The people who are suffering have very little in good times when there is plenty of rain. They might have houses with one window and a door, no electricity (nothing with an off/on switch), and no furniture. The people sleep on the floor with their livestock -- if they are lucky enough to have livestock. They depend on shallow wells that are often muddy and contaminated. When the shallow well dries up villagers are forced to walk a long distance -- three to 10 kilometers -- to fill a five-gallon water bottle and carry it back to their homes -- several times a day. A few villages have benefitted from organizations such as CRS raising funds and community cooperation to drill boreholes and provide well pumps powered by solar panels to provide clean water for the entire village. Many more go without.

This drought has brought the risk of famine for millions of people, and Catholic Relief Services is leading the call for help. We all know CRS because we regularly participate in RICE BOWL to raise money every Lent to help these same people and others to improve their farming techniques, grow crops with better yields and market value and drill wells and boreholes to bring clean and abundant water to entire villages. CRS works in over 100 countries to teach the poor and provide basic tools, seeds, and breeding stock to move beyond subsistence farming to foster the opportunity to save some money and expand their ability to grow and market their farm products.

So why is Catholic Relief Services calling for more help now to save lives in these countries? The reason is that the severe drought in the region has devastated the area -- and that has changed everything. CRS states that there are 32 million people in these countries who do not know where they will find their next meal. The need is greater than at any time since the dislocation of tens of millions of people during World War II. CRS was founded by the U.S. bishops to help with this part of the catastrophe of the war.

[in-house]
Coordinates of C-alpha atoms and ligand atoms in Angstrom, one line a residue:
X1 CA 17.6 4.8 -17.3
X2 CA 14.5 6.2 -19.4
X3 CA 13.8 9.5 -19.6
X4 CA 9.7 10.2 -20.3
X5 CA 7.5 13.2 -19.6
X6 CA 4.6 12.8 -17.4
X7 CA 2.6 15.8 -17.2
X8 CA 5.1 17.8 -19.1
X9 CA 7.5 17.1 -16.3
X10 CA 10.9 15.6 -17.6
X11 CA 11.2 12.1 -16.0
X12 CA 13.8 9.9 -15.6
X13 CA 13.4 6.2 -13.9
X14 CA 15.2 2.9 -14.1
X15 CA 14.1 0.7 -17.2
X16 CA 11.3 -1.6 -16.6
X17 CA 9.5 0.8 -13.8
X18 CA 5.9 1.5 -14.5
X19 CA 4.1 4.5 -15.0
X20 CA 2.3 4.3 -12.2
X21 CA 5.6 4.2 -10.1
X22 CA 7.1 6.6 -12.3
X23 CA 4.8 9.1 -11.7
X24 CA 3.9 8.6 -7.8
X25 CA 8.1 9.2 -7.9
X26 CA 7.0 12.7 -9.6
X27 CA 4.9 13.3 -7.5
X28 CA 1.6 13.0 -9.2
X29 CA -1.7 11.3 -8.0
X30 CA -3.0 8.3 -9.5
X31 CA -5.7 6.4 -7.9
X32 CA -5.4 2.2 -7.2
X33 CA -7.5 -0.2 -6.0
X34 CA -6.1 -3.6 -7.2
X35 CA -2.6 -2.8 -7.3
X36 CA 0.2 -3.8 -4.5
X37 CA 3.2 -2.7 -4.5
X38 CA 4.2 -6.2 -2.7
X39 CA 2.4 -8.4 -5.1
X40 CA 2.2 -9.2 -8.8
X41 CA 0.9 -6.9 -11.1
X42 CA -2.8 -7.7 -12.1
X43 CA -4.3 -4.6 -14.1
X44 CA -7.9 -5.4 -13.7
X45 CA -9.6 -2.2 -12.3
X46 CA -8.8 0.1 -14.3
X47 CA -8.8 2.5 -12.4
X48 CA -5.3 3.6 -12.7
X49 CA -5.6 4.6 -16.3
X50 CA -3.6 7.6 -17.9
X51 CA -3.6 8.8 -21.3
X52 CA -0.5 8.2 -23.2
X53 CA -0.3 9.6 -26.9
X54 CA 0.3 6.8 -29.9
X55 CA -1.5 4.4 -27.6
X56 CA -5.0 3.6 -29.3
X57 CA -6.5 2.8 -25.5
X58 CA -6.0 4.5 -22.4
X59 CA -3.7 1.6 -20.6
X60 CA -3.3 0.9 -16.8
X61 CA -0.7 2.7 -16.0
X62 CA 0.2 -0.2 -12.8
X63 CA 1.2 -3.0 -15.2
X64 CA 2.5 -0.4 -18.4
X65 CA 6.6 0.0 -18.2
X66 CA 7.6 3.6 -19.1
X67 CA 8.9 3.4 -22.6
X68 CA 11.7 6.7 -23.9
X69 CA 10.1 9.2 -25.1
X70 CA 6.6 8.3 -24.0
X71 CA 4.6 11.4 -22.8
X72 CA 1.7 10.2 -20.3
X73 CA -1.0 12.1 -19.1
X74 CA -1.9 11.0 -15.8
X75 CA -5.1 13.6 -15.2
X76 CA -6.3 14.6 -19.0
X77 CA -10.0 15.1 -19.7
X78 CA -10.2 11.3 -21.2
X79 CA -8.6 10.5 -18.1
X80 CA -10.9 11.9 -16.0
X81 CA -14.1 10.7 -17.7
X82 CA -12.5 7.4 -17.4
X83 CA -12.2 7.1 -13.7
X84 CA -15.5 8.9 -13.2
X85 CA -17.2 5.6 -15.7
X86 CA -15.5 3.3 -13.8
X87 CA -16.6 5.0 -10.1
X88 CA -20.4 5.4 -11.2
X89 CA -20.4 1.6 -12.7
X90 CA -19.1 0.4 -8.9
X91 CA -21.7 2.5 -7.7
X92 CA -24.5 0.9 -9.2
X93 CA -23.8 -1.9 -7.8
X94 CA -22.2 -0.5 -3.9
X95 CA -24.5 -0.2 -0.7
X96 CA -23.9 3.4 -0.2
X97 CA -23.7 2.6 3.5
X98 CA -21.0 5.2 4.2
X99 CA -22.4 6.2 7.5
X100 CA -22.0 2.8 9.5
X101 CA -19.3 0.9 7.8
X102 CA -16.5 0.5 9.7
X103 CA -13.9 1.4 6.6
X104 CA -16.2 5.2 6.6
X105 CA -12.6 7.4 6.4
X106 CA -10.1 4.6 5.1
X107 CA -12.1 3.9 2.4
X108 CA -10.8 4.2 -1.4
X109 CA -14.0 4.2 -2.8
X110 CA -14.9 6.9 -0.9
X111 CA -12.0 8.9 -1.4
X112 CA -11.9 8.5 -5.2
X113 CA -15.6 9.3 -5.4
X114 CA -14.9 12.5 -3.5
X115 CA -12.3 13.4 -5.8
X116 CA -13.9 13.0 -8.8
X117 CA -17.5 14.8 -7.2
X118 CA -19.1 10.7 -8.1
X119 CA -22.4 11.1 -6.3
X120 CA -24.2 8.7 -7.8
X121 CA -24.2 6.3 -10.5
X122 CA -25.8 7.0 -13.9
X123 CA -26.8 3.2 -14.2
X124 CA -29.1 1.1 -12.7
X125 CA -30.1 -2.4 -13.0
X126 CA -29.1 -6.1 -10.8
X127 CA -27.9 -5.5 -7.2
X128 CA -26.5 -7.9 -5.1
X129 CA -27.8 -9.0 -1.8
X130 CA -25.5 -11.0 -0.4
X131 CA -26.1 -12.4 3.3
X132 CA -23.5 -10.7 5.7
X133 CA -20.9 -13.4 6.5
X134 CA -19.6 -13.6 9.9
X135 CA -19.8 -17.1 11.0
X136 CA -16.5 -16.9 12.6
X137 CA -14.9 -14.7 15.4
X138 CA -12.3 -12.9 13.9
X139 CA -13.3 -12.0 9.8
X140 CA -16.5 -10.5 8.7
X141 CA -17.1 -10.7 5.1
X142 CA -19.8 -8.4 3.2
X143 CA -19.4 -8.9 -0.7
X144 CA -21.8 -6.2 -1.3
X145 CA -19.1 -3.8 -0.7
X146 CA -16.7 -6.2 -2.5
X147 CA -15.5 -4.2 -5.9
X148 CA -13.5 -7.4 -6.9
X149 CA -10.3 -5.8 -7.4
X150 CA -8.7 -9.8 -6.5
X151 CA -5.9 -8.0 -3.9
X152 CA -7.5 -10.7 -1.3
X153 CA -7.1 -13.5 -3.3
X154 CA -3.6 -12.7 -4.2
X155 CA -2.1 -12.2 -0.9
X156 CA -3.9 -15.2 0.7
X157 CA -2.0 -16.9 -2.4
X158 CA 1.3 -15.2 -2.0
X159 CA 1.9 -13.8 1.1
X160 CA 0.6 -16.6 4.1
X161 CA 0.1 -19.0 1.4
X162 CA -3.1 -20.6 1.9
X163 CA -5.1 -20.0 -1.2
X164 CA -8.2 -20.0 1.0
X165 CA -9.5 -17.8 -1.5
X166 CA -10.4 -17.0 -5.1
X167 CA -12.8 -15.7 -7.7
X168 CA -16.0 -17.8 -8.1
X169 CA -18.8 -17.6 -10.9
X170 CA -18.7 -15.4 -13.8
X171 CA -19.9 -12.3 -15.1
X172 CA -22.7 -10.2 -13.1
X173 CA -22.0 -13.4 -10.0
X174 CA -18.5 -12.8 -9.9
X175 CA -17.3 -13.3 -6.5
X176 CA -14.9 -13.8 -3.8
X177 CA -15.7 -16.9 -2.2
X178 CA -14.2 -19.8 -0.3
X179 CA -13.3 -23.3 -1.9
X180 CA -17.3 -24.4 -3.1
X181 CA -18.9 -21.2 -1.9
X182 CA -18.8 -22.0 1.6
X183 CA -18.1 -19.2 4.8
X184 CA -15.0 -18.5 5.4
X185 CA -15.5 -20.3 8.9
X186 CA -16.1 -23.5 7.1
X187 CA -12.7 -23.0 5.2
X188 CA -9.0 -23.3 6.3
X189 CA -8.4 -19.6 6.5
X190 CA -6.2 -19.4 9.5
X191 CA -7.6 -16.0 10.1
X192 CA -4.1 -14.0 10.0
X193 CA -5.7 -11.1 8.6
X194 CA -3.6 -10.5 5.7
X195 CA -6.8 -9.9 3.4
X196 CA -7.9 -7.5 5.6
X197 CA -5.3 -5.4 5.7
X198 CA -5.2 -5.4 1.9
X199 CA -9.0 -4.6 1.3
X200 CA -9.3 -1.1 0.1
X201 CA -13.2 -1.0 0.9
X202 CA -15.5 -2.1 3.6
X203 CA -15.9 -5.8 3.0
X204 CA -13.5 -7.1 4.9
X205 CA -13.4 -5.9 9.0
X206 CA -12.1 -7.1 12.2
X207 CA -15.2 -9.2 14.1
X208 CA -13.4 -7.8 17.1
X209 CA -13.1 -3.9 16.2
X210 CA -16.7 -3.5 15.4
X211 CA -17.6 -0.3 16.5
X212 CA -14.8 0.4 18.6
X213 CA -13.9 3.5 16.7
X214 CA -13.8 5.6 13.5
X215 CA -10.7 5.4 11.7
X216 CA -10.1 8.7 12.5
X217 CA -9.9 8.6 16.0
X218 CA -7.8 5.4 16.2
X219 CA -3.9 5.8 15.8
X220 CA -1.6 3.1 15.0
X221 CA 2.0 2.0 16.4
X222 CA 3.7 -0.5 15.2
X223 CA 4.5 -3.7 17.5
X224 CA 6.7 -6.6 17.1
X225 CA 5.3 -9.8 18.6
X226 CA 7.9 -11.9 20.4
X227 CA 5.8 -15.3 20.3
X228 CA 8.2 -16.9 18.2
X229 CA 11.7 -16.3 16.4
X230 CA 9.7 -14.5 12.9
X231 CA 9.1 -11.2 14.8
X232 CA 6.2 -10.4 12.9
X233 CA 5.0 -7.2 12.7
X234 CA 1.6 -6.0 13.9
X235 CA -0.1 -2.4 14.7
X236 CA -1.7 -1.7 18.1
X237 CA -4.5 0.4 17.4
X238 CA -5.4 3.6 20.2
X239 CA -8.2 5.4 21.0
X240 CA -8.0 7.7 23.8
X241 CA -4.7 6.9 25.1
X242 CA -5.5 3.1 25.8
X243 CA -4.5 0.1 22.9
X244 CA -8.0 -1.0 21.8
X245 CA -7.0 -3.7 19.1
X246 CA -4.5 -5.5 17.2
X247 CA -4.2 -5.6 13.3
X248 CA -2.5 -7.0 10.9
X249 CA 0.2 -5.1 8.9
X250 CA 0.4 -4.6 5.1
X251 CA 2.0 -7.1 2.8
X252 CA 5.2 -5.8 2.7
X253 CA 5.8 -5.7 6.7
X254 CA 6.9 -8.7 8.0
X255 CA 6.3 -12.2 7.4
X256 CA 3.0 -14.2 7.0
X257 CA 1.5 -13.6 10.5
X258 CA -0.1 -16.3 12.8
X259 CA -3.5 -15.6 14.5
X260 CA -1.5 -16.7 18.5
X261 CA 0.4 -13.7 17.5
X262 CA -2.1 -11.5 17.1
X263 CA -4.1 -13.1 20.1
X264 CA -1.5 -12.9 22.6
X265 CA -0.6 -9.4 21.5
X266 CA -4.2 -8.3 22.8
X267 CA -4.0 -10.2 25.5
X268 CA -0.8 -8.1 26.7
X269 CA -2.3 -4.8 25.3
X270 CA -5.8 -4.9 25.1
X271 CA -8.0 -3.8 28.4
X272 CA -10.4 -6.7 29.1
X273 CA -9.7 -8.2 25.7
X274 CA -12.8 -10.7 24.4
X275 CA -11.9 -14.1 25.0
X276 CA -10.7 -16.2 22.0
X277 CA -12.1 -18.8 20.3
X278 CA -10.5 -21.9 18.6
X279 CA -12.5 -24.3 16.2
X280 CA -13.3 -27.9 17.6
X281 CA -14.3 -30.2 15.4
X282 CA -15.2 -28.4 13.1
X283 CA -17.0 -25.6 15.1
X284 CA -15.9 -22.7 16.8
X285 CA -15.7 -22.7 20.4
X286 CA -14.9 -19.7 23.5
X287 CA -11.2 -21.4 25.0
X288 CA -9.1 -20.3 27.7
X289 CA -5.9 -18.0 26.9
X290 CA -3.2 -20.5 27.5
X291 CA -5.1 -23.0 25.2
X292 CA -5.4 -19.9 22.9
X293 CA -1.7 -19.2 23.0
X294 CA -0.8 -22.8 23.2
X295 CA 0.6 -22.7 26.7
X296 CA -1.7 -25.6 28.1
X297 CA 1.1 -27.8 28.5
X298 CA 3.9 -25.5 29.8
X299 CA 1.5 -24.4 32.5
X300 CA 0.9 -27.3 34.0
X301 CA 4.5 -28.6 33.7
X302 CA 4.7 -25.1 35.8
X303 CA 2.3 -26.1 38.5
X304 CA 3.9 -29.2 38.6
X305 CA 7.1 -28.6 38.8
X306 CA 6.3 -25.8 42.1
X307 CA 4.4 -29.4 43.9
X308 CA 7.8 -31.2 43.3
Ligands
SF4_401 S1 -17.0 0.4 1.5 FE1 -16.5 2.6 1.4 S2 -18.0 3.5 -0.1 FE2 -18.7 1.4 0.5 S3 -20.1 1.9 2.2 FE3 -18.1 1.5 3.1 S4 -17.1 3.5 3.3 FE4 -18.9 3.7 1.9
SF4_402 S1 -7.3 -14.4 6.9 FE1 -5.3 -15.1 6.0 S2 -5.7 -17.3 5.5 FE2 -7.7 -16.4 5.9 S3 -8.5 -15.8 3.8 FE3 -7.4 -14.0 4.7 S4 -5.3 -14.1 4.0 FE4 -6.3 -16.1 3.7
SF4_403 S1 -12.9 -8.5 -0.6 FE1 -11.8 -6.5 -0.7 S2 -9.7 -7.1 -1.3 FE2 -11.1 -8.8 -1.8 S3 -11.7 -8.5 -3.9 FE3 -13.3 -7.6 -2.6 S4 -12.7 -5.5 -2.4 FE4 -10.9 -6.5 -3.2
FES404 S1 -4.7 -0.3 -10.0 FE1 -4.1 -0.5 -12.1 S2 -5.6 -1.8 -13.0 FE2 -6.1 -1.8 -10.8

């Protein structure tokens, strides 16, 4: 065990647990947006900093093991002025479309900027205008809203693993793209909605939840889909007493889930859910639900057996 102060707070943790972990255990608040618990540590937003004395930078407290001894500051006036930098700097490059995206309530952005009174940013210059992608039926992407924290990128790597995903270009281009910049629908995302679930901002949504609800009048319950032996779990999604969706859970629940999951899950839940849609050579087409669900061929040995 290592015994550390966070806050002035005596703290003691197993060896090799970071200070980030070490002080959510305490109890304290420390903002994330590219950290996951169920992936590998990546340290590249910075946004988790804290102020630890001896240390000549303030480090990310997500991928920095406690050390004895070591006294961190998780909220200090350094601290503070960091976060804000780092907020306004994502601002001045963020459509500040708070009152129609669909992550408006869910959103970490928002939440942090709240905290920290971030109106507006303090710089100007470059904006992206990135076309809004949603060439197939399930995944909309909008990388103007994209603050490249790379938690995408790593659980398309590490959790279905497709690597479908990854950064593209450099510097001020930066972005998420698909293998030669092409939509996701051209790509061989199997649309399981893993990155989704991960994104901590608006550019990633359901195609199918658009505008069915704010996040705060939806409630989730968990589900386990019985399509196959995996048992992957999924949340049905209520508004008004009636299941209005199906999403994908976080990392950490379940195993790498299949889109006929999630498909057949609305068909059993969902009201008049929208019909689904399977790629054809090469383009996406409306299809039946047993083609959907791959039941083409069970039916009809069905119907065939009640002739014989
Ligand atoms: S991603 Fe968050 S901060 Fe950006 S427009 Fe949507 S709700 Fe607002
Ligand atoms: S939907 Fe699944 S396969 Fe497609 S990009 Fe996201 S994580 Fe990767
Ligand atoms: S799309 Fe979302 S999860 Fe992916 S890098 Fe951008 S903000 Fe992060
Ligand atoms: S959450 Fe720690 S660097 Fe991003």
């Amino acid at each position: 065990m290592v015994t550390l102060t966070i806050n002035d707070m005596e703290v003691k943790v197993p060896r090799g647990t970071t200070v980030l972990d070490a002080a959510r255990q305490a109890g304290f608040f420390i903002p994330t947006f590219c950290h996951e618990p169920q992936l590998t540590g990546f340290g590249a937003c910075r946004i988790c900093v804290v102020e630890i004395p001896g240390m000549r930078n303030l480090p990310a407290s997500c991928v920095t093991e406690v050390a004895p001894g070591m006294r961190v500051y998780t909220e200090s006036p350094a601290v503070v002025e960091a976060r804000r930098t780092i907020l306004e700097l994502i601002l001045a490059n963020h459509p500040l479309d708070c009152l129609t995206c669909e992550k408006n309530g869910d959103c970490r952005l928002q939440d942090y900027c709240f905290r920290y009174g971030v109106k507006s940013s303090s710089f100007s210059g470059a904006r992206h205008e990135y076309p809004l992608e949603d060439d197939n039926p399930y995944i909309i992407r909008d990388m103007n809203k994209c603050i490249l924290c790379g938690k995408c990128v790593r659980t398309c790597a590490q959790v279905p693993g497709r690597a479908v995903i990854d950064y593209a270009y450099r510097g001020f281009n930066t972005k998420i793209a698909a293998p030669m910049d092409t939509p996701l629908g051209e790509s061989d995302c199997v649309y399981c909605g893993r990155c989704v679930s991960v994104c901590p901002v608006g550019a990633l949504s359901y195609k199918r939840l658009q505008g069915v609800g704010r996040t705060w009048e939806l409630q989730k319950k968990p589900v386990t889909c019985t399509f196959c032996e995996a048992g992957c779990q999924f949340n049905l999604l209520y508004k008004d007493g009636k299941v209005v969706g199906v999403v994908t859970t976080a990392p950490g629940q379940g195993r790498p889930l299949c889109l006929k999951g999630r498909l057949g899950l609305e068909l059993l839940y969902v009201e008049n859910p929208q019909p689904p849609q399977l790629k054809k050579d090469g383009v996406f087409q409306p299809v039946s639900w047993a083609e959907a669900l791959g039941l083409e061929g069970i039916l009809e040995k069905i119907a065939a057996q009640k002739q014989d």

In Africa, the local populations who rely on the crops they grow in their yards and on their farm animals -- goats and cows and pigs and poultry -- have seen the shallow wells in their villages dry up and their limited food stores run out. The drought has lasted for more than a year.

These families have nothing left to do except move on, carrying everything they own on their backs and leading their children and animals to find food. The migrations are taking place with people moving to find grass for their livestock and camps that might have food and shelter for their families. These people remember the famines that hit the region in 2011 that left over 250,000 people dead. For many, the aid was too little and too late. Now they are walking hundreds of miles looking for help -- any help.